Senior Program Associate
There we were－ educators from libraries, after-school programs, school classrooms, and community-based nonprofits-- in the Chattanooga Public Library’s makerspace, pouring over books on the city’s history. These weren’t books you could get on Amazon. They were locally published by local authors, written from the research materials found in family attics and photo albums. We were on a ghost hunt, and the past seemed to be colliding with the present day each page we turned.
Let’s back up. Global Kids was invited to Chattanooga through the Mozilla Gigabit Community Fund to train local educators in a Global Kids designed curriculum where students investigate local history and create a socially conscious, geo-locative game related to their historical content. (Think Pokemon GO, but the Pokemon are historical figures and you are a social justice time traveler.)
Haunts was created to be student interest driven, but this professional development (PD) training demonstrated the importance of giving educators time to explore a program as a participant before bringing it to students. Through a personalized and collaborative learning process educators are able to uncover the link between the social ails of the past and present and to make the Chattanooga Haunts program relevant and exciting to its youth.
We began the PD as we begin the Haunts curriculum, with a community walk and open dialogue to elicit what the participants already know about the area’s history. The conversation that began deepened over the course of three days as we moved through the curriculum, from game coding to research and back again.
What do you see? Who is here? What are they doing? How do you feel in this space?
Prying the educators for possible “ghost stories” to explore in their game, I inquired about the naming of Martin Luther King Boulevard. Did King have a role in the civil rights movement here? The answer I got was not so simple.
“Remember the I Have A Dream Speech? There’s a reason he says, ‘Let freedom ring from Lookout Mountain of Tennessee...’ Do you know why?”
According to this educator (and verified by our consequent research in the Times Free Press), Lookout Mountain was segregated during the time of King’s speech; home to black Chattanoogans and known for the adversity faced by its residents. Another educator remarked that now Lookout Mountain was known as a wealthy and white area of town. We began to ask if our students would be interested in this history, how this change happened, and could it be connected to recent reports that Chattanooga is ranked top ten for income inequality in American cities, and is home to the second fastest gentrifying neighborhood in the country.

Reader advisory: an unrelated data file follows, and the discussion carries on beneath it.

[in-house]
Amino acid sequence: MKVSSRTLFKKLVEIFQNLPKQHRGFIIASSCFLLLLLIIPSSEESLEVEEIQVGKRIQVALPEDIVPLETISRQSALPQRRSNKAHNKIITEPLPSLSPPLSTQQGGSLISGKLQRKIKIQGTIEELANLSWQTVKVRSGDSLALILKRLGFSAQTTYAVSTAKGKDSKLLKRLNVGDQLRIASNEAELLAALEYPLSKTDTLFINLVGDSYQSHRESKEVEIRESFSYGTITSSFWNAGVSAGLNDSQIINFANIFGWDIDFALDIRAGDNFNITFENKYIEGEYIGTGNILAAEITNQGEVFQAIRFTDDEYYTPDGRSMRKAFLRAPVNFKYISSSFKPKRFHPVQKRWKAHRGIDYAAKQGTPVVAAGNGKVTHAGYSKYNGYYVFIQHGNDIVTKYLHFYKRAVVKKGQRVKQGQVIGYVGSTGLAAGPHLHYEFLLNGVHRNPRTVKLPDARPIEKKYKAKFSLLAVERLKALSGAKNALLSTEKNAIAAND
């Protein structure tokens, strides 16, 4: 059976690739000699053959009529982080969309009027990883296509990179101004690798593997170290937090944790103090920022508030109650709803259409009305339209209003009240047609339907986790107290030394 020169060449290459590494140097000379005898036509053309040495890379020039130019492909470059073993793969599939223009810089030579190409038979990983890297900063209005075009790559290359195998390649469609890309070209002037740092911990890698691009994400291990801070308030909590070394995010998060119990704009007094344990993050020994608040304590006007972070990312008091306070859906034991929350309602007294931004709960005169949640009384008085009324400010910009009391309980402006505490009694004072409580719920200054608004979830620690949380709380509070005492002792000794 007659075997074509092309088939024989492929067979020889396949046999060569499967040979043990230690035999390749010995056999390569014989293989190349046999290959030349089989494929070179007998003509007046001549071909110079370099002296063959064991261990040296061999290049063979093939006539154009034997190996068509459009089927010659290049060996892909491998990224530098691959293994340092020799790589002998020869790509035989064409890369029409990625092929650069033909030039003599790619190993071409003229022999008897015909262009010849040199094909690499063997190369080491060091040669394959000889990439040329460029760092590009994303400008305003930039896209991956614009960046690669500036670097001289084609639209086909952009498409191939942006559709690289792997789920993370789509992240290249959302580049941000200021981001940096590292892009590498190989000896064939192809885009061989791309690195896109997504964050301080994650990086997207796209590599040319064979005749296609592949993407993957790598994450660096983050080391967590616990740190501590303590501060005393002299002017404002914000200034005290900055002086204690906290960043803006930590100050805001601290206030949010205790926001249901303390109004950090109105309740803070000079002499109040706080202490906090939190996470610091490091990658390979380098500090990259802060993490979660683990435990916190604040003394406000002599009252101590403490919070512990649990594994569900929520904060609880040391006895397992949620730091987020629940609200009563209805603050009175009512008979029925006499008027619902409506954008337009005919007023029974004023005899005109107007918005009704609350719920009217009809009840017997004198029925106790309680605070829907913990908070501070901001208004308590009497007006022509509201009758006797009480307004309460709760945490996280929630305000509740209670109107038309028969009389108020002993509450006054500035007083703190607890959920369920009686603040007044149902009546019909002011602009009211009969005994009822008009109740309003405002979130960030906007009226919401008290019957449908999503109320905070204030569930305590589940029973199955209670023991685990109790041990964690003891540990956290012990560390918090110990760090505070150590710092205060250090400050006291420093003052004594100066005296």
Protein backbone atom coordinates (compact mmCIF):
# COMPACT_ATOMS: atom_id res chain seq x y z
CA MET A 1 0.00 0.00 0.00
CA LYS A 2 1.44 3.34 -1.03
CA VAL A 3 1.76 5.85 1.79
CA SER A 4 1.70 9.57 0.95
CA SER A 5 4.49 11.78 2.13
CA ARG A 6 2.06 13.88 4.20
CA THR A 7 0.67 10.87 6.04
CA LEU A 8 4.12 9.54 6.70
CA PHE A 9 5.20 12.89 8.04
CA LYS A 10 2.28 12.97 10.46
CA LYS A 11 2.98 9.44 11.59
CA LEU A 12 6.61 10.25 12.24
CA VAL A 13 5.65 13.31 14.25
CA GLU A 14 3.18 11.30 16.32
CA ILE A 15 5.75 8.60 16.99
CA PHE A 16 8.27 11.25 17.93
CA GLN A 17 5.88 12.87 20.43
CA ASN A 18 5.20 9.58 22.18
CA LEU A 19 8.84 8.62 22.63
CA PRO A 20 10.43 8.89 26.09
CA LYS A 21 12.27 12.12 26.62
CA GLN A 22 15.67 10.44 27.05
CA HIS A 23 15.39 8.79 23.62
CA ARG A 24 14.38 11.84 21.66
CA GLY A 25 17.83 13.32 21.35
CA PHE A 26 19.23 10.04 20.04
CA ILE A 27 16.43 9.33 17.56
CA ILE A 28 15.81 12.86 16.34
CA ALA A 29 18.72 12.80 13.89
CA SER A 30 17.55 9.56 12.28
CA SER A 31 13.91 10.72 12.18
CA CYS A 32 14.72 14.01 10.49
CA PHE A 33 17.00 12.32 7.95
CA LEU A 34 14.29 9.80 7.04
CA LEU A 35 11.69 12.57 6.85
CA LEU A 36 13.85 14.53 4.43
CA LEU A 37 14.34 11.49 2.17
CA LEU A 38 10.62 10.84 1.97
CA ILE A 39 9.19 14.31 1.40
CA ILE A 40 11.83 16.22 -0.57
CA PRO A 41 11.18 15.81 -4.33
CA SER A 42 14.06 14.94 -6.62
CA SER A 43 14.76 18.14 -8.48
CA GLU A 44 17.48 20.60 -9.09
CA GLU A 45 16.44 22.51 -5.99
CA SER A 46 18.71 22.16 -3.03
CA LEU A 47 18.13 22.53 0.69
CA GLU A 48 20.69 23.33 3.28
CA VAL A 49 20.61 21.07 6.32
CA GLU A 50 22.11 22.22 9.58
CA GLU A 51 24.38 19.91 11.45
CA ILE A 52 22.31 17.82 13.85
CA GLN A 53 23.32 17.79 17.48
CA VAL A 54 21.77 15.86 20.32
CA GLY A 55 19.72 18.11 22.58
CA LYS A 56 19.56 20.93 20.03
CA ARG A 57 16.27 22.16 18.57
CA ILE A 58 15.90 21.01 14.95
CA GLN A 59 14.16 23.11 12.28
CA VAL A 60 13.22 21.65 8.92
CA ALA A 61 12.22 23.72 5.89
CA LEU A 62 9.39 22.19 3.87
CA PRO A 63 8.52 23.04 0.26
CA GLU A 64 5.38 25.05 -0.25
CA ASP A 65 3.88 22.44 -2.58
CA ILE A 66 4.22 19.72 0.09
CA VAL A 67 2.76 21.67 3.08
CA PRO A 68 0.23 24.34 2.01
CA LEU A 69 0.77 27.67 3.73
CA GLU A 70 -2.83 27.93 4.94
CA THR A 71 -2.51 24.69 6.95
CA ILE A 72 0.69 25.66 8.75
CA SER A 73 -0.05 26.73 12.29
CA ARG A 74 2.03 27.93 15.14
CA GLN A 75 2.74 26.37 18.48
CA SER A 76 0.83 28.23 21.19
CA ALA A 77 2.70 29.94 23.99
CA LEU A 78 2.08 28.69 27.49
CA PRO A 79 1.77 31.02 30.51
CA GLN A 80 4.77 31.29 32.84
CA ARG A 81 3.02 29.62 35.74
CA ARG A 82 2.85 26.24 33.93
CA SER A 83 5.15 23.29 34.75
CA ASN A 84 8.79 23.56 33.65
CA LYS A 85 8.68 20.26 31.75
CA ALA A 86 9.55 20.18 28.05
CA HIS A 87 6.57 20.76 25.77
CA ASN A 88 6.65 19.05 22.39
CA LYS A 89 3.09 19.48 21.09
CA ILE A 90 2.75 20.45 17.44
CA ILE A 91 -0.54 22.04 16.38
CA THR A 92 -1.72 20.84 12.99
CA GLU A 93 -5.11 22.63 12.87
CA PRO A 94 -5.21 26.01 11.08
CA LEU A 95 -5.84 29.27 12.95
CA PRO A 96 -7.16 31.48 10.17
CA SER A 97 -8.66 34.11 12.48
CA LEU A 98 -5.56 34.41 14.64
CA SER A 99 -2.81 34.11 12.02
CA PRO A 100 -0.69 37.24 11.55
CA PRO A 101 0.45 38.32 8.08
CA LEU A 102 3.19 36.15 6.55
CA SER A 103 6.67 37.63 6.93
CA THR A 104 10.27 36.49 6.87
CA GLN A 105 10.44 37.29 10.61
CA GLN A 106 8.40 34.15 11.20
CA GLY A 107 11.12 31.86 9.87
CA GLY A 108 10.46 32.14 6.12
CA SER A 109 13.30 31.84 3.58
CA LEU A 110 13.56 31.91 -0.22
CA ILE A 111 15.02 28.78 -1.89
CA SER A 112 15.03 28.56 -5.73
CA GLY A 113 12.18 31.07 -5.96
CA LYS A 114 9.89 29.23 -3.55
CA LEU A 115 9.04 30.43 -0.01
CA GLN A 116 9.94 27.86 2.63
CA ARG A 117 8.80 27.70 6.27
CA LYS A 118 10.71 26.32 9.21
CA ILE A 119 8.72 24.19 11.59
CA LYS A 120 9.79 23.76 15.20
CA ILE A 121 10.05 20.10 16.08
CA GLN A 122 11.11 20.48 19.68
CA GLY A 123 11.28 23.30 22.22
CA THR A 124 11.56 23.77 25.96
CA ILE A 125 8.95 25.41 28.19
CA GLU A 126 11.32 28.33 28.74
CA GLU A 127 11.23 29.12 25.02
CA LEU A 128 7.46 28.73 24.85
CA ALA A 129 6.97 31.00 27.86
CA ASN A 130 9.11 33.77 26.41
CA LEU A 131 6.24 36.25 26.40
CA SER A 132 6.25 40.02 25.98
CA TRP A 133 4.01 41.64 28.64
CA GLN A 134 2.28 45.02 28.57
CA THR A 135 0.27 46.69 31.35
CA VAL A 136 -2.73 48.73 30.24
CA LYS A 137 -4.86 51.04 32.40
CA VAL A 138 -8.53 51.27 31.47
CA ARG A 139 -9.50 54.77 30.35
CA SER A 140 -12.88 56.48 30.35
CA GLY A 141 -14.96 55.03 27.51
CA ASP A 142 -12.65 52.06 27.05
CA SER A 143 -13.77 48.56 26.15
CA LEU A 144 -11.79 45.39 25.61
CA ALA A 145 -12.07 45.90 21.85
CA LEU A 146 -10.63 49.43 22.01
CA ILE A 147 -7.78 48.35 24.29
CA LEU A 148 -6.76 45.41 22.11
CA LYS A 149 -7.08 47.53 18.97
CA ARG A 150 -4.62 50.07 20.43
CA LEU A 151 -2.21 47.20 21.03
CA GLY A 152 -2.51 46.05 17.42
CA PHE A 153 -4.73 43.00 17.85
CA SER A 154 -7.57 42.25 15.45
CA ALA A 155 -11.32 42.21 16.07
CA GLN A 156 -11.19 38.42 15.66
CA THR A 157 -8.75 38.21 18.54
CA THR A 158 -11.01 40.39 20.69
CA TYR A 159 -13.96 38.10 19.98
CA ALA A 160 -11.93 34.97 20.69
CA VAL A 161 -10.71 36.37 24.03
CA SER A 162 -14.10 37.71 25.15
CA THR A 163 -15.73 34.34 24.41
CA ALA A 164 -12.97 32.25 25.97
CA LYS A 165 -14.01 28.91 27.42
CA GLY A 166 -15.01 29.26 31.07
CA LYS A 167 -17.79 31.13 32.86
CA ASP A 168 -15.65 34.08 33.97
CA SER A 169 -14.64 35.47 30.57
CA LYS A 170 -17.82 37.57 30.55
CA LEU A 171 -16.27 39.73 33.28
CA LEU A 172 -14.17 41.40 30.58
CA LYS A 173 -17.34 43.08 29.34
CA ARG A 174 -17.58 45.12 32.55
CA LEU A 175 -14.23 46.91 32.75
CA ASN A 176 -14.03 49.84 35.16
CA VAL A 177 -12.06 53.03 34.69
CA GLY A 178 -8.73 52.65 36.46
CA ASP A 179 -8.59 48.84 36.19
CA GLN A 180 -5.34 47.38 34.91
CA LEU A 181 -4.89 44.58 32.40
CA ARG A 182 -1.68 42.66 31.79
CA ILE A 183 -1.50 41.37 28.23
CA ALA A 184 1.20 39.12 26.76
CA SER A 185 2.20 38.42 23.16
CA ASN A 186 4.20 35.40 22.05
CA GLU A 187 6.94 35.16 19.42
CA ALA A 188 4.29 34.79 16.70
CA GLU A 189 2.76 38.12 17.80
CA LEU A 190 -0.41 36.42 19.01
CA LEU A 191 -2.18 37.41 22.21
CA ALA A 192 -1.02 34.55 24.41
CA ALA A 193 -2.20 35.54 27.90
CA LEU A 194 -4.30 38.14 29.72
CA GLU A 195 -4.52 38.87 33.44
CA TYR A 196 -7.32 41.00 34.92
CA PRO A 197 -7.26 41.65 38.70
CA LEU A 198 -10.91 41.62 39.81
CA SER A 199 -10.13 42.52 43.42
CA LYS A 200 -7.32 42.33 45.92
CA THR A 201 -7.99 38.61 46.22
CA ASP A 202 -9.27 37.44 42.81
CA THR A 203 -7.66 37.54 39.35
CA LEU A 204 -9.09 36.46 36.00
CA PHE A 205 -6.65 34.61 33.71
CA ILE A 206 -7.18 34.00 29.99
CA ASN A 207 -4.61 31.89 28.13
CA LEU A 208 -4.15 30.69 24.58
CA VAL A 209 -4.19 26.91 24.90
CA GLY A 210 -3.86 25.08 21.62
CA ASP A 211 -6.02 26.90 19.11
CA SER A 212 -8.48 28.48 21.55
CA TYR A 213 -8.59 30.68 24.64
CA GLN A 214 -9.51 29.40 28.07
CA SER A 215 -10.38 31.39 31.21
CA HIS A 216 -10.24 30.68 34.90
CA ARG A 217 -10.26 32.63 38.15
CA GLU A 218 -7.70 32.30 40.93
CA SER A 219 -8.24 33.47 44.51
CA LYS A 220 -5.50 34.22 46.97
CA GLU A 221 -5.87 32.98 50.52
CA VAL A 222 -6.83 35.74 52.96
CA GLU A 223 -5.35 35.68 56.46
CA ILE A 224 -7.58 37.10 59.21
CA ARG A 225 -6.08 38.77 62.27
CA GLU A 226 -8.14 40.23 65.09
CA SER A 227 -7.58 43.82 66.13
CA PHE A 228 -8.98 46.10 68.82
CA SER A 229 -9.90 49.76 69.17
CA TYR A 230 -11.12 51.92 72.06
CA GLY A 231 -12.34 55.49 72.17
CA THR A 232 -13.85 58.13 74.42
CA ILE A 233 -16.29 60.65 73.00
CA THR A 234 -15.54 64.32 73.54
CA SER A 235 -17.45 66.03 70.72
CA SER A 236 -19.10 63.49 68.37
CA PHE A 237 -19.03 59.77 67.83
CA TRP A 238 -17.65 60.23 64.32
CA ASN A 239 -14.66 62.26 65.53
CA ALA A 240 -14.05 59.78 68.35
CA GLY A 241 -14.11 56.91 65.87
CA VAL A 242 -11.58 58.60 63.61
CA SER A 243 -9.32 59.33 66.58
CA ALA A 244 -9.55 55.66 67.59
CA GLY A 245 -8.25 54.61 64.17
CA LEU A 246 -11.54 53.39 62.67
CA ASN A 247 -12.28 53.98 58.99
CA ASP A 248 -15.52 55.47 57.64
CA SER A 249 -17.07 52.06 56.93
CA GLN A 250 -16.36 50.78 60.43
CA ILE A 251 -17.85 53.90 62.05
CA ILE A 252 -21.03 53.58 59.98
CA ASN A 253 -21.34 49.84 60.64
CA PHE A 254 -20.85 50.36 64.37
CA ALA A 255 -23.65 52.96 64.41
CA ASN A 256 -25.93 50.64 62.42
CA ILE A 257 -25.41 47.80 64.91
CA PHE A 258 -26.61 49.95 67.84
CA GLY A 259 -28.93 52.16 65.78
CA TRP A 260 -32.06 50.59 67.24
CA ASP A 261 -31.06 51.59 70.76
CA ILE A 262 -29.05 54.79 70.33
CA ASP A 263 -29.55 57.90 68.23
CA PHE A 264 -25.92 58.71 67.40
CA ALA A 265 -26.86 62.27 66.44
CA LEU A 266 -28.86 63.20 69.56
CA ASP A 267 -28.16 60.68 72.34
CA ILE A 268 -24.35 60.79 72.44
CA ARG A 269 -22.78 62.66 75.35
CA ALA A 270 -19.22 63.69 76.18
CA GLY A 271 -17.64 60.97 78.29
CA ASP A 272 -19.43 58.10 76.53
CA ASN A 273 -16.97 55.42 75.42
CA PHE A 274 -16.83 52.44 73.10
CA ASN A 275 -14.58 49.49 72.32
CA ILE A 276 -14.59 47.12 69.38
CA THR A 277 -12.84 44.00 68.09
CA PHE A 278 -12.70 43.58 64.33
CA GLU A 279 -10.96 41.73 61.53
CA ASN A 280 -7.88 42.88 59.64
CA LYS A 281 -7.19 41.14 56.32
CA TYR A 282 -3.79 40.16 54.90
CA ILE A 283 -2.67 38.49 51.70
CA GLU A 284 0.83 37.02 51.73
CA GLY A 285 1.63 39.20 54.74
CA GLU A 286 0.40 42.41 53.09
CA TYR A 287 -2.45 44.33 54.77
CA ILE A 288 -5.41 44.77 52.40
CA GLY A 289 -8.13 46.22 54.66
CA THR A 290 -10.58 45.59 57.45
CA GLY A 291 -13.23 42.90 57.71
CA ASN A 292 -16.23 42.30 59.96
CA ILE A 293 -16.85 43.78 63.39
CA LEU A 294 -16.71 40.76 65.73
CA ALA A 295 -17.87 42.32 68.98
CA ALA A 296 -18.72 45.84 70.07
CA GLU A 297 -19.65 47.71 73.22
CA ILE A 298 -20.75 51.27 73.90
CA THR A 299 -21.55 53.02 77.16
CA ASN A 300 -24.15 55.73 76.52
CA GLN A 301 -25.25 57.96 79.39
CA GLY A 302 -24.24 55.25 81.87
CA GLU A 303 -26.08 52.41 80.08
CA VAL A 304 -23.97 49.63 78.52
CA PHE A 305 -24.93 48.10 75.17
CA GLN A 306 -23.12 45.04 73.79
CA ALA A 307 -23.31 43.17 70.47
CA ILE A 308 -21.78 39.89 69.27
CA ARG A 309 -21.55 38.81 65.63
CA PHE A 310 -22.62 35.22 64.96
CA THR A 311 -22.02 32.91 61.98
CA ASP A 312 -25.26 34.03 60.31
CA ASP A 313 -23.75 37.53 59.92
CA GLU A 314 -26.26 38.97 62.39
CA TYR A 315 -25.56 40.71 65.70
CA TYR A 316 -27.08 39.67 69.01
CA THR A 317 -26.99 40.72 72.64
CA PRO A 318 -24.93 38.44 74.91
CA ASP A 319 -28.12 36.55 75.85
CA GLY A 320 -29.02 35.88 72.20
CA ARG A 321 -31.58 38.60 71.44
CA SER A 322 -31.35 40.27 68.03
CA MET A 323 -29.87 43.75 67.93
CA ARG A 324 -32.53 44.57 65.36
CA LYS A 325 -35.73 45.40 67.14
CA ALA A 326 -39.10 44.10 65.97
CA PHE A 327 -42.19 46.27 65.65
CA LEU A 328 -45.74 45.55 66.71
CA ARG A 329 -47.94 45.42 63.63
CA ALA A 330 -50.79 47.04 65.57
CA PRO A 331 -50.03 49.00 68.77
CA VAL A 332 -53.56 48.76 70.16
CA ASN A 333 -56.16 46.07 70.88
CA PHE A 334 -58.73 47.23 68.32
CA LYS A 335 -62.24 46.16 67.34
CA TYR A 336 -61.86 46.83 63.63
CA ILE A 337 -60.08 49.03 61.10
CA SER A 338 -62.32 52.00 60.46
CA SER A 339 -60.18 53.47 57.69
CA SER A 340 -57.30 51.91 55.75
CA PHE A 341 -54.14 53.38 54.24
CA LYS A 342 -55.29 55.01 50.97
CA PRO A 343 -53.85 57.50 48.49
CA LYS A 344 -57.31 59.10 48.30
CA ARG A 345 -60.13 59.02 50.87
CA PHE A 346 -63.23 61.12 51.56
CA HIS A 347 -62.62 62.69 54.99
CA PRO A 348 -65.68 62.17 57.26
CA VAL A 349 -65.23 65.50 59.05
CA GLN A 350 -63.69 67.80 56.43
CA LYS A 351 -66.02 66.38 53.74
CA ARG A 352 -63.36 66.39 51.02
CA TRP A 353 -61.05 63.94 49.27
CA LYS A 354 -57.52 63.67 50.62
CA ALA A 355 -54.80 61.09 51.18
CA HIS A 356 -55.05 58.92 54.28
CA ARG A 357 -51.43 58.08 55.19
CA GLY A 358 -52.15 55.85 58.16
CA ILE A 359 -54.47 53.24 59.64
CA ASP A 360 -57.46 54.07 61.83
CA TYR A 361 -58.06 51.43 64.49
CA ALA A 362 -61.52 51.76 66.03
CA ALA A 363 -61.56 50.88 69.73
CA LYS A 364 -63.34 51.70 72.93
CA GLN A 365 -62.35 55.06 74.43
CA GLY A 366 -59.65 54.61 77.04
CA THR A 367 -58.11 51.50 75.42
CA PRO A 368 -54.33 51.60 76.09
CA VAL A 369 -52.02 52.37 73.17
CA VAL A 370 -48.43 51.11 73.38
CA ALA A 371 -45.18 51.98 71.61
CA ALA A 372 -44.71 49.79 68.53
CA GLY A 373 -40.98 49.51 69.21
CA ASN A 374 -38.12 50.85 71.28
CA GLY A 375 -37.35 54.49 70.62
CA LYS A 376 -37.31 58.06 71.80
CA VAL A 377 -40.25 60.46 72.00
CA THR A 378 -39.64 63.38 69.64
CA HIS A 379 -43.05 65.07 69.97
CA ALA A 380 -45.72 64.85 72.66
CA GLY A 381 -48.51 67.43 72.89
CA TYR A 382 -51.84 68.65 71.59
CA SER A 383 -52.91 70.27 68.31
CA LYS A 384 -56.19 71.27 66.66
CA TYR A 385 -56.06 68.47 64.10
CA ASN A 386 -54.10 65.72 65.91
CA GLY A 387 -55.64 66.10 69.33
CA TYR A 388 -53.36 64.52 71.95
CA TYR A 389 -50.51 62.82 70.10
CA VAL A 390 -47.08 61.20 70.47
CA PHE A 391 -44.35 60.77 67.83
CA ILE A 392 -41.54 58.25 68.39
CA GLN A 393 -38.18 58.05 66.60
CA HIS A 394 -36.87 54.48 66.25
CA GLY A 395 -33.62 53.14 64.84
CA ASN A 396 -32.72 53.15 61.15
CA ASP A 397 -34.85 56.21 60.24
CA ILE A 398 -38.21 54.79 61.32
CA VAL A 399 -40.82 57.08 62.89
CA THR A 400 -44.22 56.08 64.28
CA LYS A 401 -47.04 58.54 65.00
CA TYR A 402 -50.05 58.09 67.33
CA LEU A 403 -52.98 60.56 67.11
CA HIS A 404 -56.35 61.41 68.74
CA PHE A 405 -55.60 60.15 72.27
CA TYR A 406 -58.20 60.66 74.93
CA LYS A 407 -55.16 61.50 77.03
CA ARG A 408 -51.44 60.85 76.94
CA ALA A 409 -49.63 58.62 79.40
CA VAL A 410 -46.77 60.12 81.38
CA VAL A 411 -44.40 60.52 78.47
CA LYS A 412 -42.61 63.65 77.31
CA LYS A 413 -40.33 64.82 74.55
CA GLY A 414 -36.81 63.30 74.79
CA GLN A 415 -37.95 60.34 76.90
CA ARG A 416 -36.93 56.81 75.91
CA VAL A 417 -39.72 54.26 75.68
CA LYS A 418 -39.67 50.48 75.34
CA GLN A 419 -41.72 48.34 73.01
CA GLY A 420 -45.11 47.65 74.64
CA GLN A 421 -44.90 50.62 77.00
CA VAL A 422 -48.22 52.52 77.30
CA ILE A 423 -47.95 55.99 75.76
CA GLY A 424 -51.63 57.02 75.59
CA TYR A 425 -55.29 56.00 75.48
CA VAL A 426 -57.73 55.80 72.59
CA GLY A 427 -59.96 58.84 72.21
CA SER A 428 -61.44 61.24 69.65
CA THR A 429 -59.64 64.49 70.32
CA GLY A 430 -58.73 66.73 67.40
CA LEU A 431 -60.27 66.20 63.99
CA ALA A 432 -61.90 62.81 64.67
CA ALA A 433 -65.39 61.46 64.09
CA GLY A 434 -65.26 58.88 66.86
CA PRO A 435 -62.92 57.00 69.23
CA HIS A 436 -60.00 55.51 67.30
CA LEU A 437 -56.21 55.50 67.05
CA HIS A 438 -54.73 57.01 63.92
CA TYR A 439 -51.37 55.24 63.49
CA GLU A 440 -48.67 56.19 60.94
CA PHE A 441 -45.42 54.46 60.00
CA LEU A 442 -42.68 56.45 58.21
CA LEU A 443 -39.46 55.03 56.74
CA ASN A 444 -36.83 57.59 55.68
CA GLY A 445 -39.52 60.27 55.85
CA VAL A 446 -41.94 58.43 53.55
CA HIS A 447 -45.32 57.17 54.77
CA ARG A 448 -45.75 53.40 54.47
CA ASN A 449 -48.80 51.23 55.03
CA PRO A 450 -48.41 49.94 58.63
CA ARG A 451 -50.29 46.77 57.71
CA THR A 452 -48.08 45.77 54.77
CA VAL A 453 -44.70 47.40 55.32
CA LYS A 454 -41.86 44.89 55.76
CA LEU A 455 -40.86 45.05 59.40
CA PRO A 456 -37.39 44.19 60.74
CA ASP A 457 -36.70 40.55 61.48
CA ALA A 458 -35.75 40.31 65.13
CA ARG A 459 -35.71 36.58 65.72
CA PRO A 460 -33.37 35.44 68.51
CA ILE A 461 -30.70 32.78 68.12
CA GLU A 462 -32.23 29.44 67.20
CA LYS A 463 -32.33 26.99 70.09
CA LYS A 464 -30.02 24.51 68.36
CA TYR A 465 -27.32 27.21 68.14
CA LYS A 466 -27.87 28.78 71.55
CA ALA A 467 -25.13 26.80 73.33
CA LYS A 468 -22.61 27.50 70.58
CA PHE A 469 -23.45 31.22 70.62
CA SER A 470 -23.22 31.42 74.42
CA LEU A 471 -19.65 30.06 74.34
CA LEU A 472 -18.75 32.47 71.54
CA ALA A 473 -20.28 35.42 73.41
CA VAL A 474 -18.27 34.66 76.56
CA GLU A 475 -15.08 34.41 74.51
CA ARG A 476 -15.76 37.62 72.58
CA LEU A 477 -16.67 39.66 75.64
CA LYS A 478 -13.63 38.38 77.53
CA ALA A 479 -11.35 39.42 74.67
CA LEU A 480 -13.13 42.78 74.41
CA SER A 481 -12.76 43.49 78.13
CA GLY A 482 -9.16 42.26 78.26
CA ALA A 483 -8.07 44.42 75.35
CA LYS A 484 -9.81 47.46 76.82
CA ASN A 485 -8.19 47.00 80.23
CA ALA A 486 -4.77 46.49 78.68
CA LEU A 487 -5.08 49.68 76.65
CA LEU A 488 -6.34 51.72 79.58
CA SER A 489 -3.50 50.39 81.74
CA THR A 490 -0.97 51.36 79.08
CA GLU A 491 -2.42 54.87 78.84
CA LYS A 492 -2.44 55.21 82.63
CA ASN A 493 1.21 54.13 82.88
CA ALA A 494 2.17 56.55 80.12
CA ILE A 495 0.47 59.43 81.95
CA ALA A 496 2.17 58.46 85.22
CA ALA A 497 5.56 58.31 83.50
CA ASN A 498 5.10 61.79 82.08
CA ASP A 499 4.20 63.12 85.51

Back in the library and filled with newfound questions, we continued to tour Chattanooga on Google Maps. An educator noted that, MLK Boulevard aside, many of the city’s street names did point to individuals of local significance. Avenue after avenue, there were the names of Chattanooga’s founding families; those who’d played a big role in building the original city and investing in the railroad and trade industries. Before long, we were looking through a private collection of books on these families. Excitement grew and we began to realize that these family surnames matched prominent figures in modern Chattanooga-- from local politicians to leaders of the region’s foundations, nonprofits, and the city’s rising tech industry. The ghosts from the past were catching up to our present!
Ideas percolated as we discussed issues of housing and racial justice over lunch, and the Haunts games began to emerge. One participant wanted to make a game to encourage students to take the bus out of their own neighborhood, and be more comfortable navigating the opportunities the city had to offer them. Another game idea would take its player through the role of being a housing developer, to learn about the needs and desires of local residents. Yet another, explored the various stakeholders of the city, and asked the player to try and prioritize the needs of their constituency as a public service provider. Yet another game would take its player through experiences of racial discrimination and privilege as they navigated the city to examine what adversity still exists along racial lines today.
PD trainings let educators play, be students, explore the ideas most important to them, and draw upon all of their existing knowledge. As they went through the curriculum as participants, these educators didn’t have to curtail their game ideas to fit core curriculum or censor themselves to accommodate the knowledge level of a middle schooler. They were able to enjoy a creative process authentic to their own strengths and knowledge and uncovered some challenges and curious truths along the way. Now, they are equipped with the inspiration, creativity, and skills to translate their own experience for the students they know best, and to create a game that is not just student-interest driven, but community driven.
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